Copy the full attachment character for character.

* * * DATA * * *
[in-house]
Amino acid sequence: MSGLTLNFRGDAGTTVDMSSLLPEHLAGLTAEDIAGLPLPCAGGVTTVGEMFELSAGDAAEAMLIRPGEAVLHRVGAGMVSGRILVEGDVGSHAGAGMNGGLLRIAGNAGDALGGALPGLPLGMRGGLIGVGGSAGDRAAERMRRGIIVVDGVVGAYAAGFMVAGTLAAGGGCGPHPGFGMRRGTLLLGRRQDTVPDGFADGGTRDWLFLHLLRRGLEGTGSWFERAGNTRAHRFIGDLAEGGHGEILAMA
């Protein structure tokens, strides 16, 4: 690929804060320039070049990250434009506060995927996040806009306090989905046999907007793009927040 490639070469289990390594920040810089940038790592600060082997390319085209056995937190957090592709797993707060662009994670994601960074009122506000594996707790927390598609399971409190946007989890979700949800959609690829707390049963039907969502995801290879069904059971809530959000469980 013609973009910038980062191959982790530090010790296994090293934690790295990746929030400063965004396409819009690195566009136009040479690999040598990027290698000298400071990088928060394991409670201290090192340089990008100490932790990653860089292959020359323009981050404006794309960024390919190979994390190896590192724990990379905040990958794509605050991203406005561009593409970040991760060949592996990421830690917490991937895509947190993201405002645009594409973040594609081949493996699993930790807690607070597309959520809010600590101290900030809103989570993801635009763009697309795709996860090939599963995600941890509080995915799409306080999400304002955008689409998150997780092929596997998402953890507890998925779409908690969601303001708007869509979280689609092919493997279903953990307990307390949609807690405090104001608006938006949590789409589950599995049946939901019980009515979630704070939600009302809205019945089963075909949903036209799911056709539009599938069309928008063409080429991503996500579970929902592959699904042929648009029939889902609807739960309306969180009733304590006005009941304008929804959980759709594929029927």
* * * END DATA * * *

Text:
[in-house]
Amino acid sequence: MSGLTLNFRGDAGTTVDMSSLLPEHLAGLTAEDIAGLPLPCAGGVTTVGEMFELSAGDAAEAMLIRPGEAVLHRVGAGMVSGRILVEGDVGSHAGAGMNGGLLRIAGNAGDALGGALPGLPLGMRGGLIGVGGSAGDRAAERMRRGIIVVDGVVGAYAAGFMVAGTLAAGGGCGPHPGFGMRRGTLLLGRRQDTVPDGFADGGTRDWLFLHLLRRGLEGTGSWFERAGNTRAHRFIGDLAEGGHGEILAMA
């Protein structure tokens, strides 16, 4: 690929804060320039070049990250434009506060995927996040806009306090989905046999907007793009927040 490639070469289990390594920040810089940038790592600060082997390319085209056995937190957090592709797993707060662009994670994601960074009122506000594996707790927390598609399971409190946007989890979700949800959609690829707390049963039907969502995801290879069904059971809530959000469980 013609973009910038980062191959982790530090010790296994090293934690790295990746929030400063965004396409819009690195566009136009040479690999040598990027290698000298400071990088928060394991409670201290090192340089990008100490932790990653860089292959020359323009981050404006794309960024390919190979994390190896590192724990990379905040990958794509605050991203406005561009593409970040991760060949592996990421830690917490991937895509947190993201405002645009594409973040594609081949493996699993930790807690607070597309959520809010600590101290900030809103989570993801635009763009697309795709996860090939599963995600941890509080995915799409306080999400304002955008689409998150997780092929596997998402953890507890998925779409908690969601303001708007869509979280689609092919493997279903953990307990307390949609807690405090104001608006938006949590789409589950599995049946939901019980009515979630704070939600009302809205019945089963075909949903036209799911056709539009599938069309928008063409080429991503996500579970929902592959699904042929648009029939889902609807739960309306969180009733304590006005009941304008929804959980759709594929029927």